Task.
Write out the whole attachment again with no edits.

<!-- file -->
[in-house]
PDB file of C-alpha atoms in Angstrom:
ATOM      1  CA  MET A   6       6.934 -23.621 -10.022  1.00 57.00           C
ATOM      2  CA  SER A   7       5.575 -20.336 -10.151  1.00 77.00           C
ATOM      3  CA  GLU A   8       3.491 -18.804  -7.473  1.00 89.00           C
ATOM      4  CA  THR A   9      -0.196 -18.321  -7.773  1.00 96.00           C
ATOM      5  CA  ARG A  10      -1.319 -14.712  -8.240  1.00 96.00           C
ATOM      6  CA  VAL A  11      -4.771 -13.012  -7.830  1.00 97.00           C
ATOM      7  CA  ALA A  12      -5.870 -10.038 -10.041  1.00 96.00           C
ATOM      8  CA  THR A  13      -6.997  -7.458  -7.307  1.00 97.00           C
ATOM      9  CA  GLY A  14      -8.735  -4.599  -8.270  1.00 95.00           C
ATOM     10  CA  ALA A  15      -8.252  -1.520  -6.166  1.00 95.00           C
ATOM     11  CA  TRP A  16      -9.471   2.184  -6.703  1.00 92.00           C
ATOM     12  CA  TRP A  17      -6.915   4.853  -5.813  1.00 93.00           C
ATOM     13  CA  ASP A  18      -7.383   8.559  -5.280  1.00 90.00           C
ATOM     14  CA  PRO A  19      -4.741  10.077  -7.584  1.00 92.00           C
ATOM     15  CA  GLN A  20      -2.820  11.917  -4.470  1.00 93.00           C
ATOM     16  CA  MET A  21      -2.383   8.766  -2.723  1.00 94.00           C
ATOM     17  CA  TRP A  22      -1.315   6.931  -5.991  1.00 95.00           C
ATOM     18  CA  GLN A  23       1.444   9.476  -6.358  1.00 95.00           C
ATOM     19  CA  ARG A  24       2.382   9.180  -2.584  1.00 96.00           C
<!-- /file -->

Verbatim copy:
[in-house]
PDB file of C-alpha atoms in Angstrom:
ATOM      1  CA  MET A   6       6.934 -23.621 -10.022  1.00 57.00           C
ATOM      2  CA  SER A   7       5.575 -20.336 -10.151  1.00 77.00           C
ATOM      3  CA  GLU A   8       3.491 -18.804  -7.473  1.00 89.00           C
ATOM      4  CA  THR A   9      -0.196 -18.321  -7.773  1.00 96.00           C
ATOM      5  CA  ARG A  10      -1.319 -14.712  -8.240  1.00 96.00           C
ATOM      6  CA  VAL A  11      -4.771 -13.012  -7.830  1.00 97.00           C
ATOM      7  CA  ALA A  12      -5.870 -10.038 -10.041  1.00 96.00           C
ATOM      8  CA  THR A  13      -6.997  -7.458  -7.307  1.00 97.00           C
ATOM      9  CA  GLY A  14      -8.735  -4.599  -8.270  1.00 95.00           C
ATOM     10  CA  ALA A  15      -8.252  -1.520  -6.166  1.00 95.00           C
ATOM     11  CA  TRP A  16      -9.471   2.184  -6.703  1.00 92.00           C
ATOM     12  CA  TRP A  17      -6.915   4.853  -5.813  1.00 93.00           C
ATOM     13  CA  ASP A  18      -7.383   8.559  -5.280  1.00 90.00           C
ATOM     14  CA  PRO A  19      -4.741  10.077  -7.584  1.00 92.00           C
ATOM     15  CA  GLN A  20      -2.820  11.917  -4.470  1.00 93.00           C
ATOM     16  CA  MET A  21      -2.383   8.766  -2.723  1.00 94.00           C
ATOM     17  CA  TRP A  22      -1.315   6.931  -5.991  1.00 95.00           C
ATOM     18  CA  GLN A  23       1.444   9.476  -6.358  1.00 95.00           C
ATOM     19  CA  ARG A  24       2.382   9.180  -2.584  1.00 96.00           C